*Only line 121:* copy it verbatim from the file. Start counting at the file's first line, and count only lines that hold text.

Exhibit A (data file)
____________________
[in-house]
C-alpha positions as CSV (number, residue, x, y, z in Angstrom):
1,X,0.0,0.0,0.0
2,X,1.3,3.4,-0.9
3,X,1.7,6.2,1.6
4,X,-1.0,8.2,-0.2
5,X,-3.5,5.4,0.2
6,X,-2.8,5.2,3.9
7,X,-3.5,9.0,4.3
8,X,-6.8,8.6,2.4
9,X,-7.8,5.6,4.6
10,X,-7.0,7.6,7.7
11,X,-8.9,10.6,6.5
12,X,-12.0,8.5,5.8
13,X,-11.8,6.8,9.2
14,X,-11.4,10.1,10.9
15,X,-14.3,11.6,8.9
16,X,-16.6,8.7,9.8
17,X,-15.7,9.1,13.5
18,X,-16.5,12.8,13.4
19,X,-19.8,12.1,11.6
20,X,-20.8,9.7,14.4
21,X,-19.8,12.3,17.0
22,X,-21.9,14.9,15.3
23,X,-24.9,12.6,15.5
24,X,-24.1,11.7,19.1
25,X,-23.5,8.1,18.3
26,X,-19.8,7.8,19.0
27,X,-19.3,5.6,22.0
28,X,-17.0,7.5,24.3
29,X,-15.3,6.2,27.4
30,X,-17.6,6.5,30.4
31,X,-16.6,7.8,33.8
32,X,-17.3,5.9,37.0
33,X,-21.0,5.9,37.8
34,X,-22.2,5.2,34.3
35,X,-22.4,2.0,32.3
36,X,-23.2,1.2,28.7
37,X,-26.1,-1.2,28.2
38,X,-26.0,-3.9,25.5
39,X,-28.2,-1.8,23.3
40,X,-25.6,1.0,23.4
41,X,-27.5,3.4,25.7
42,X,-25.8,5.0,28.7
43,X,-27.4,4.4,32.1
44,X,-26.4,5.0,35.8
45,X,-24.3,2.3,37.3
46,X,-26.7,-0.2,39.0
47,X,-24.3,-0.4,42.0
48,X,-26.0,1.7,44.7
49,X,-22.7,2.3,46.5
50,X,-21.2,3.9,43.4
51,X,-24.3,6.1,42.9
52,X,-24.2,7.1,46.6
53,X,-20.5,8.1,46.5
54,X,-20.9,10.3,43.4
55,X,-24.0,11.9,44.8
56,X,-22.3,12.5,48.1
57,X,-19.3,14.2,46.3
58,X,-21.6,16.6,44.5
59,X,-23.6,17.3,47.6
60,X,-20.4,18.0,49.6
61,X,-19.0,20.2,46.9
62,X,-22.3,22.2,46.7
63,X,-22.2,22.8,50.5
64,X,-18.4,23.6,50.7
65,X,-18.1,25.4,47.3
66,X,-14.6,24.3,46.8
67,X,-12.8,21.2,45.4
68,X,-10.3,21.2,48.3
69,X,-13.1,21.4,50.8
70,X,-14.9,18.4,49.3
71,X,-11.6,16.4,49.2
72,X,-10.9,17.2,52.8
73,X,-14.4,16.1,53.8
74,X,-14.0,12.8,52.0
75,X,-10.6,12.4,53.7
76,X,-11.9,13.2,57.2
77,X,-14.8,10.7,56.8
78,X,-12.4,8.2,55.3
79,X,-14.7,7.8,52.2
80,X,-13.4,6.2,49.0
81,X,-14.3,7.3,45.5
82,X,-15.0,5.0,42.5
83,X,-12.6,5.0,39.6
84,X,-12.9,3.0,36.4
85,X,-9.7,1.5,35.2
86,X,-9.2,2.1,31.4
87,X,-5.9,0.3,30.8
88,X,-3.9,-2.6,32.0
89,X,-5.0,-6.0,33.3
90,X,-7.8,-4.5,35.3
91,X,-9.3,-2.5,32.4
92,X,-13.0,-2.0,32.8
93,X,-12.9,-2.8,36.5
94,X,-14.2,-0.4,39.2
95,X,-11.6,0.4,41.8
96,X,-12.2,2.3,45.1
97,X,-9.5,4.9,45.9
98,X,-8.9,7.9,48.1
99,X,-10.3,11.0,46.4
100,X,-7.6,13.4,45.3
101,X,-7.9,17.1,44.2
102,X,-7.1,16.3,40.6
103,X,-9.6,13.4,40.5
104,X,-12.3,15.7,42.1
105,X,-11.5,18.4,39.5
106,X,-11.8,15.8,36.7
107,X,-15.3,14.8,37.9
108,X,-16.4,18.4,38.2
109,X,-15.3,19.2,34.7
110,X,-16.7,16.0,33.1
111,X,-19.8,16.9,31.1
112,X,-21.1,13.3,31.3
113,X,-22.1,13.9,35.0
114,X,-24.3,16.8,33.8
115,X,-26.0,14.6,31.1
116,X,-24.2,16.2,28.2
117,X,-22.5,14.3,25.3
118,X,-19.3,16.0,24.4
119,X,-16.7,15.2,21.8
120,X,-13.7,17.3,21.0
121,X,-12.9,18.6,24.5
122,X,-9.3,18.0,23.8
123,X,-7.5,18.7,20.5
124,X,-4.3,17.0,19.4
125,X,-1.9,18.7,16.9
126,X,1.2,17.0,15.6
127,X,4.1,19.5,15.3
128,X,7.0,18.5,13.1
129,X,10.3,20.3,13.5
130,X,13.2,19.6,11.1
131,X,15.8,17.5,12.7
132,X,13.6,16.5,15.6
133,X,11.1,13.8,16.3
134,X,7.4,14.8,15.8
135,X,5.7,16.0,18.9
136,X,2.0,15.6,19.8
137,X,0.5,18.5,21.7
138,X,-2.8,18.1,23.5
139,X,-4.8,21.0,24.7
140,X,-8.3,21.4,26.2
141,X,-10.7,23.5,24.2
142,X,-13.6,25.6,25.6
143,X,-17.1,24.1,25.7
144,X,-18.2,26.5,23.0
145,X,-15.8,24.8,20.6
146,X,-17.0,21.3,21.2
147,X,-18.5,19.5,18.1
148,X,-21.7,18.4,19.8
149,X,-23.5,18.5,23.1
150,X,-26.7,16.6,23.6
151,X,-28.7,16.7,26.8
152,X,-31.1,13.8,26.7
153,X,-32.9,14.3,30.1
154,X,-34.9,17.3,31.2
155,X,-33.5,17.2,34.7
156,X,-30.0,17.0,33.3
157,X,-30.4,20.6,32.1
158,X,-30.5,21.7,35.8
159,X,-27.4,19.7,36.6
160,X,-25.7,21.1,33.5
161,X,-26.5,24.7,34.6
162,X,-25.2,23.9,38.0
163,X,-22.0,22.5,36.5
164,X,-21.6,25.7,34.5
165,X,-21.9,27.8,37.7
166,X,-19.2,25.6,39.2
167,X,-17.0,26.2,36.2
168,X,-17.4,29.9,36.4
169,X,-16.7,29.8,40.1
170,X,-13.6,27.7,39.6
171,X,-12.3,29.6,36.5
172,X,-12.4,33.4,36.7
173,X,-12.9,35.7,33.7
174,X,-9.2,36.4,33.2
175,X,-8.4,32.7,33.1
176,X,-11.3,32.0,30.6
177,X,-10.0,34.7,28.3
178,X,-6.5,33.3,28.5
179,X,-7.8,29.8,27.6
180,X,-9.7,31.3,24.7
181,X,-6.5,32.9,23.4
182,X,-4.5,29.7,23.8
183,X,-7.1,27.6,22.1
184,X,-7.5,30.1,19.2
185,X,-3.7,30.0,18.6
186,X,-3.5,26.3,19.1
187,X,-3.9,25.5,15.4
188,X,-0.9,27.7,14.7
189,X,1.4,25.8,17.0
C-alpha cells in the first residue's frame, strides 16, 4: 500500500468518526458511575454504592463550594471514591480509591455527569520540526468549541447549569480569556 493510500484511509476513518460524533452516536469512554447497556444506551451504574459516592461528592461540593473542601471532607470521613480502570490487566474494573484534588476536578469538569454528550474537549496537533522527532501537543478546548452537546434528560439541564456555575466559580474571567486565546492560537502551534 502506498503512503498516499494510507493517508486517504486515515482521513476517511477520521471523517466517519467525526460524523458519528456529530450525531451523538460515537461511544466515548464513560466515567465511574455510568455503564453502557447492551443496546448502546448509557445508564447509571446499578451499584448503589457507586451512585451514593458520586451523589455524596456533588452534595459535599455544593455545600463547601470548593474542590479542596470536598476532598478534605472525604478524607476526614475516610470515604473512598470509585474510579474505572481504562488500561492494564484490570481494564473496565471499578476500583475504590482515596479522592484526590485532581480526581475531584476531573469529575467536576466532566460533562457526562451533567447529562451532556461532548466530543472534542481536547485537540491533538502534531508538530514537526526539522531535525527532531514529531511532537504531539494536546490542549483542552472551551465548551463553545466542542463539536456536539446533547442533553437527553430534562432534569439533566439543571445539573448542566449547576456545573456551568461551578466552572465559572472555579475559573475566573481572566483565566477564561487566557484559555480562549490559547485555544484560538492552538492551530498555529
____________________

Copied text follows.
119,X,-16.7,15.2,21.8